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Periodical article Periodical article Leiden University catalogue Leiden University catalogue WorldCat catalogue WorldCat
Title:Aesthetics and Politics of Violence in Central Africa
Author:MacGaffey, Wyatt
Year:2000
Periodical:Journal of African Cultural Studies
Volume:13
Issue:1
Period:June
Pages:63-75
Language:English
Geographic terms:Central Africa
Congo (Democratic Republic of)
Subjects:violence
Kongo
politics
traditional rulers
Ethnic and Race Relations
Politics and Government
Peoples of Africa (Ethnic Groups)
Link:https://www.tandfonline.com/doi/pdf/10.1080/713674306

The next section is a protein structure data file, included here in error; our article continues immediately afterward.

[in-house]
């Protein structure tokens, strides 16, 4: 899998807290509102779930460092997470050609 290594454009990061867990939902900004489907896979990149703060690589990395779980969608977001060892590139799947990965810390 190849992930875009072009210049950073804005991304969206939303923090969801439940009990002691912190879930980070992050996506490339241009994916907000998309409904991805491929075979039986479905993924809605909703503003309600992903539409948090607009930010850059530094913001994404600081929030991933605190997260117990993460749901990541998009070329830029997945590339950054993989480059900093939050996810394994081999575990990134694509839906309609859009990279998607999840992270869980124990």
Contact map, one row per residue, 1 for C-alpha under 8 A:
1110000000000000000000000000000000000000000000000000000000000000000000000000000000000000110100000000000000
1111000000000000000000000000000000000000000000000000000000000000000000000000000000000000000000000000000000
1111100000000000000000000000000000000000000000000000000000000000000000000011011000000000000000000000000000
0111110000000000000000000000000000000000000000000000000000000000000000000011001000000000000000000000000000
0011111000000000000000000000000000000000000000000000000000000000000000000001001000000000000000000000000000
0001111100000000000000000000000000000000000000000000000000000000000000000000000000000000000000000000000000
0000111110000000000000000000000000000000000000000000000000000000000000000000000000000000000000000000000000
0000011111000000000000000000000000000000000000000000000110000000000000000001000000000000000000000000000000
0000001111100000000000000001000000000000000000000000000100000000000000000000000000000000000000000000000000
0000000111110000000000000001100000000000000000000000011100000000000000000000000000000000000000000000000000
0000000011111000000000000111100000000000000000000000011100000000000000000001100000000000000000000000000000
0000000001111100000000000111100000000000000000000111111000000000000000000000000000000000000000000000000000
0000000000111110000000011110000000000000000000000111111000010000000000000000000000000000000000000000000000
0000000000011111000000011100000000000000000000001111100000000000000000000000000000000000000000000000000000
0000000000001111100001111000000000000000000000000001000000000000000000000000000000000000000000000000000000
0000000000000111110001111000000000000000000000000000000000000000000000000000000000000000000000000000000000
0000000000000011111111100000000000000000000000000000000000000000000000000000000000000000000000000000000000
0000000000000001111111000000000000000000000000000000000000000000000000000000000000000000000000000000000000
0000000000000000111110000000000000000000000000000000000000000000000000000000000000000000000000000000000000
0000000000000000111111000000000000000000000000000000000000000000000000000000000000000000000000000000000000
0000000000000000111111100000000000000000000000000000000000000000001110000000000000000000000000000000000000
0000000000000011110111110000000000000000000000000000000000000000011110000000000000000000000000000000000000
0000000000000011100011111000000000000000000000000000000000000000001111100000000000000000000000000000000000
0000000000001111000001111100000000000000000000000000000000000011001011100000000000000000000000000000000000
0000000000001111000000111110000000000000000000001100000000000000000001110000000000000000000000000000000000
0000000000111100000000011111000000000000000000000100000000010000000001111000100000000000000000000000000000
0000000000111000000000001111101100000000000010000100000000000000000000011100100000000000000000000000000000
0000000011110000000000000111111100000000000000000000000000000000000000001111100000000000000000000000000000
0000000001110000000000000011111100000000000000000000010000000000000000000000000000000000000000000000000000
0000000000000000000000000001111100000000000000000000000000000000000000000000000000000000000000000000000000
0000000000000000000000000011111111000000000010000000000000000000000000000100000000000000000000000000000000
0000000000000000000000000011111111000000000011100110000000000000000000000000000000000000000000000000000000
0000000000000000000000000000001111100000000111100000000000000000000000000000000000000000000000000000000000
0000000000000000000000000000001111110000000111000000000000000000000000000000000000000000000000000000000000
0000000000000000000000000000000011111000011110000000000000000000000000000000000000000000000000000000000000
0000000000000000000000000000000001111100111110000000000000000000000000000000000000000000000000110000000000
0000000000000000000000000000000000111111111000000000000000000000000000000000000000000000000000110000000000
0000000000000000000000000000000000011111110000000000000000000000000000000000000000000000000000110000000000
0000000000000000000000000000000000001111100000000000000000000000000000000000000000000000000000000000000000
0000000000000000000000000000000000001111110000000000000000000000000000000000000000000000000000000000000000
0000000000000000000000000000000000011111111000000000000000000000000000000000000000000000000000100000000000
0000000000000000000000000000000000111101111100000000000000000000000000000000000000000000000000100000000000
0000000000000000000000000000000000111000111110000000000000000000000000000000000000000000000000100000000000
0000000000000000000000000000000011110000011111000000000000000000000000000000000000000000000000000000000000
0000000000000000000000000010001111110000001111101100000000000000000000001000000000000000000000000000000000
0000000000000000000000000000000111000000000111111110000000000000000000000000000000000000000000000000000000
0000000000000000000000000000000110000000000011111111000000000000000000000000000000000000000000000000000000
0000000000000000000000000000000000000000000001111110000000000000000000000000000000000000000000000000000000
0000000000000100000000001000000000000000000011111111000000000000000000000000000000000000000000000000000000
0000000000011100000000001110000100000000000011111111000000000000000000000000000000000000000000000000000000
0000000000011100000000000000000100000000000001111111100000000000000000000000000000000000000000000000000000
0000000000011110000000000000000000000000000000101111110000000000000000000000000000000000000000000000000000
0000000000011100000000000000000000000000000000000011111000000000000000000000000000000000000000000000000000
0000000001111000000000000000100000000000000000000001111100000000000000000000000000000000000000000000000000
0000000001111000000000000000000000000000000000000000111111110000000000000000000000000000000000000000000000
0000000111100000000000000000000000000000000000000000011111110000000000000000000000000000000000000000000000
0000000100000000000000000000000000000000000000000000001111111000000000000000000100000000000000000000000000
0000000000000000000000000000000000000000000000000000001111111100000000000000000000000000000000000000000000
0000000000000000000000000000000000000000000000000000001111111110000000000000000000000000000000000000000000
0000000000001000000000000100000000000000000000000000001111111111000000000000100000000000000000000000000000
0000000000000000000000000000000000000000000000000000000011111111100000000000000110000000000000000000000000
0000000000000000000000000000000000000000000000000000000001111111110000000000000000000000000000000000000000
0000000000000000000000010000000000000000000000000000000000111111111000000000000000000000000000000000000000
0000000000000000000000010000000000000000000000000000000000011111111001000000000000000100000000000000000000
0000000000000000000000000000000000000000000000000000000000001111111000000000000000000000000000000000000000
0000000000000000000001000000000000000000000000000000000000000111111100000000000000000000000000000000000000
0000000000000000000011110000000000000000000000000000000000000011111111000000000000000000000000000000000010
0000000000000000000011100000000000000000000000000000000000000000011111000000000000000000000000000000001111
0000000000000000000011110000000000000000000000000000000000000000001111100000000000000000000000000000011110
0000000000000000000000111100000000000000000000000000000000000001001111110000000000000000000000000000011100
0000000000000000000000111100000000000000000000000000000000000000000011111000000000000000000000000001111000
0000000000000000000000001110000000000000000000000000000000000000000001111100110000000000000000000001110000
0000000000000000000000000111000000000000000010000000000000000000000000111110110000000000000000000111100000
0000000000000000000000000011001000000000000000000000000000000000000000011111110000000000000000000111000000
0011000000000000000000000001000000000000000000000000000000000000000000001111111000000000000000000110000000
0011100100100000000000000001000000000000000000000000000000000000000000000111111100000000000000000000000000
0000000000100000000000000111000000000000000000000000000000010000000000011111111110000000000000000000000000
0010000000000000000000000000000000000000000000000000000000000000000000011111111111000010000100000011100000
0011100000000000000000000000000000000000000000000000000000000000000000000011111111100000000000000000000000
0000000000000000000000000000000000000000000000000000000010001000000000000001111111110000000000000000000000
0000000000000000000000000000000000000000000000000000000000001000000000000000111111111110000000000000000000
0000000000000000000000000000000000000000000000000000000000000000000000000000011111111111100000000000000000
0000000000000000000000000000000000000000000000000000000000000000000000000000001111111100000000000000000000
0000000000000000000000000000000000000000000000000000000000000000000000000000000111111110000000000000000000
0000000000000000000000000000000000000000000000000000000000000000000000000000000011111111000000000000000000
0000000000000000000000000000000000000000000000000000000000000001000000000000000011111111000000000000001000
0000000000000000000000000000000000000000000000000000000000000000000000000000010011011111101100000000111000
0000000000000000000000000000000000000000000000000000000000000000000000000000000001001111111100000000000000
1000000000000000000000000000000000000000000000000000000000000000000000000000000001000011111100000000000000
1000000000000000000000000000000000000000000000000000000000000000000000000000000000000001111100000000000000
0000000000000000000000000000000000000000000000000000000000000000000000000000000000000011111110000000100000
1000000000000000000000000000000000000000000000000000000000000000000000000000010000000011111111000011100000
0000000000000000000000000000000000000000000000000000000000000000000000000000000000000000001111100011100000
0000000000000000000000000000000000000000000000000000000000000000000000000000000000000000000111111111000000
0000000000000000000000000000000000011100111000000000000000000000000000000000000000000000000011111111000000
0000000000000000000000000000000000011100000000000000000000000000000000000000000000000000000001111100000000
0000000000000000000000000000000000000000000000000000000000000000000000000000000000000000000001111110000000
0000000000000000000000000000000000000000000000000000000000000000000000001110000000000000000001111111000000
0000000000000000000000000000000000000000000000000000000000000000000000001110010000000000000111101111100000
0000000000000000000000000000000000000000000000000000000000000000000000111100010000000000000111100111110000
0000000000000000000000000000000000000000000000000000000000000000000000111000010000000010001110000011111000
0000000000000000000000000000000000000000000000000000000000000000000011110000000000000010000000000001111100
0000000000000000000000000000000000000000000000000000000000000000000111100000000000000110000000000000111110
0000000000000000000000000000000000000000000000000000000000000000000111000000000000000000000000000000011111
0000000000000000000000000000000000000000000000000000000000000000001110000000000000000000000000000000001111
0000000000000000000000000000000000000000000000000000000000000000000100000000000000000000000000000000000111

Abstract:The BaKongo and other Central African peoples understand the place of violence in their lives in ways that resist translation into English because they seem to be both 'real' and 'imaginary'. In the 19th century, imagined violence was represented in the rituals of chiefs and in the complex forms of 'minkisi', fabricated objects which could be invoked to inflict retribution on others. In recent years, vividly imagined violence has been central to the popular understanding of national politics, in Congo/Zaire as in many other African countries; it can in fact be regarded as a theory of political life, and compared as such with Western theories concerning the social ordering of violence. This paper draws upon indigenous Kikongo texts that describe chiefship and 'nkondi' ('hunters', which hunted down and punished witches, thieves, adulterers, treaty breakers and other wrongdoers) in the 19th century, before discussing the place of violence in modern African political thought. Attention is paid, amongst others, to the case of president Mobutu, who appealed to traditional values in 1965, when he deliberately entrapped four well-known politicians into a plot against him and then publicly executed them. Bibliogr., notes, ref., sum.
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